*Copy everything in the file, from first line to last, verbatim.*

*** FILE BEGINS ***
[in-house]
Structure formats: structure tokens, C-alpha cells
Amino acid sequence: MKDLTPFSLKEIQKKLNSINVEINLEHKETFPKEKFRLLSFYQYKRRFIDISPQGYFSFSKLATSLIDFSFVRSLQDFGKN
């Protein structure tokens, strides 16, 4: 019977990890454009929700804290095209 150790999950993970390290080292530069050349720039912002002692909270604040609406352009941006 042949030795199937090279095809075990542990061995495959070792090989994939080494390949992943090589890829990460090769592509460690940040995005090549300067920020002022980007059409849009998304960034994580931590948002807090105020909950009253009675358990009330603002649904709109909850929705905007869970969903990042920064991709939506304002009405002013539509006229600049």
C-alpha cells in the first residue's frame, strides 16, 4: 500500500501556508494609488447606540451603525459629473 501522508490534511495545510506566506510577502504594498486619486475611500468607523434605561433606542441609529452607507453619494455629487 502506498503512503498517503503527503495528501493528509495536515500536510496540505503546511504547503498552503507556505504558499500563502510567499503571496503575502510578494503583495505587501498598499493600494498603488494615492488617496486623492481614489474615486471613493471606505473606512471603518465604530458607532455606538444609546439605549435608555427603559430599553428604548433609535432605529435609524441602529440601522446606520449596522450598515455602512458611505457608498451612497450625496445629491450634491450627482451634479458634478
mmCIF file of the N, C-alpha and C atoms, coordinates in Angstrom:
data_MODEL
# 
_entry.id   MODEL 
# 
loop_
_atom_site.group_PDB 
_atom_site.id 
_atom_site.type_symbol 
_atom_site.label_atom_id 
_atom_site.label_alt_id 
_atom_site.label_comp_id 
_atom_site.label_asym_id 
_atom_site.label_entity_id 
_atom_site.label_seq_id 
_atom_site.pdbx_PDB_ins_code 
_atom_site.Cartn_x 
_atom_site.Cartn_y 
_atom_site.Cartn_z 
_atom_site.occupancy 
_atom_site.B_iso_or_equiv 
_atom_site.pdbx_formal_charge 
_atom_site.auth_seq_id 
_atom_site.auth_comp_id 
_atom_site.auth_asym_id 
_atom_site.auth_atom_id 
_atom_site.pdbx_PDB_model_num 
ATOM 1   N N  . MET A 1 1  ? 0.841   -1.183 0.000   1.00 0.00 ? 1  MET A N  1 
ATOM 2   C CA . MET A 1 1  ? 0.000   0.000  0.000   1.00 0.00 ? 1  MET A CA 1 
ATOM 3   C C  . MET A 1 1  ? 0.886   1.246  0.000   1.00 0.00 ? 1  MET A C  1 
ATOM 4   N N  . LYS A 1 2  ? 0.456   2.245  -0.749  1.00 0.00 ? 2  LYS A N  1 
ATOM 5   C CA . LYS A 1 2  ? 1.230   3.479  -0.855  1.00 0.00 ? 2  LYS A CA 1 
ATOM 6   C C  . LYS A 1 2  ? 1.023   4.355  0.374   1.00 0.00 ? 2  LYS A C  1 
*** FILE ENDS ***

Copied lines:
[in-house]
Structure formats: structure tokens, C-alpha cells
Amino acid sequence: MKDLTPFSLKEIQKKLNSINVEINLEHKETFPKEKFRLLSFYQYKRRFIDISPQGYFSFSKLATSLIDFSFVRSLQDFGKN
């Protein structure tokens, strides 16, 4: 019977990890454009929700804290095209 150790999950993970390290080292530069050349720039912002002692909270604040609406352009941006 042949030795199937090279095809075990542990061995495959070792090989994939080494390949992943090589890829990460090769592509460690940040995005090549300067920020002022980007059409849009998304960034994580931590948002807090105020909950009253009675358990009330603002649904709109909850929705905007869970969903990042920064991709939506304002009405002013539509006229600049």
C-alpha cells in the first residue's frame, strides 16, 4: 500500500501556508494609488447606540451603525459629473 501522508490534511495545510506566506510577502504594498486619486475611500468607523434605561433606542441609529452607507453619494455629487 502506498503512503498517503503527503495528501493528509495536515500536510496540505503546511504547503498552503507556505504558499500563502510567499503571496503575502510578494503583495505587501498598499493600494498603488494615492488617496486623492481614489474615486471613493471606505473606512471603518465604530458607532455606538444609546439605549435608555427603559430599553428604548433609535432605529435609524441602529440601522446606520449596522450598515455602512458611505457608498451612497450625496445629491450634491450627482451634479458634478
mmCIF file of the N, C-alpha and C atoms, coordinates in Angstrom:
data_MODEL
# 
_entry.id   MODEL 
# 
loop_
_atom_site.group_PDB 
_atom_site.id 
_atom_site.type_symbol 
_atom_site.label_atom_id 
_atom_site.label_alt_id 
_atom_site.label_comp_id 
_atom_site.label_asym_id 
_atom_site.label_entity_id 
_atom_site.label_seq_id 
_atom_site.pdbx_PDB_ins_code 
_atom_site.Cartn_x 
_atom_site.Cartn_y 
_atom_site.Cartn_z 
_atom_site.occupancy 
_atom_site.B_iso_or_equiv 
_atom_site.pdbx_formal_charge 
_atom_site.auth_seq_id 
_atom_site.auth_comp_id 
_atom_site.auth_asym_id 
_atom_site.auth_atom_id 
_atom_site.pdbx_PDB_model_num 
ATOM 1   N N  . MET A 1 1  ? 0.841   -1.183 0.000   1.00 0.00 ? 1  MET A N  1 
ATOM 2   C CA . MET A 1 1  ? 0.000   0.000  0.000   1.00 0.00 ? 1  MET A CA 1 
ATOM 3   C C  . MET A 1 1  ? 0.886   1.246  0.000   1.00 0.00 ? 1  MET A C  1 
ATOM 4   N N  . LYS A 1 2  ? 0.456   2.245  -0.749  1.00 0.00 ? 2  LYS A N  1 
ATOM 5   C CA . LYS A 1 2  ? 1.230   3.479  -0.855  1.00 0.00 ? 2  LYS A CA 1 
ATOM 6   C C  . LYS A 1 2  ? 1.023   4.355  0.374   1.00 0.00 ? 2  LYS A C  1 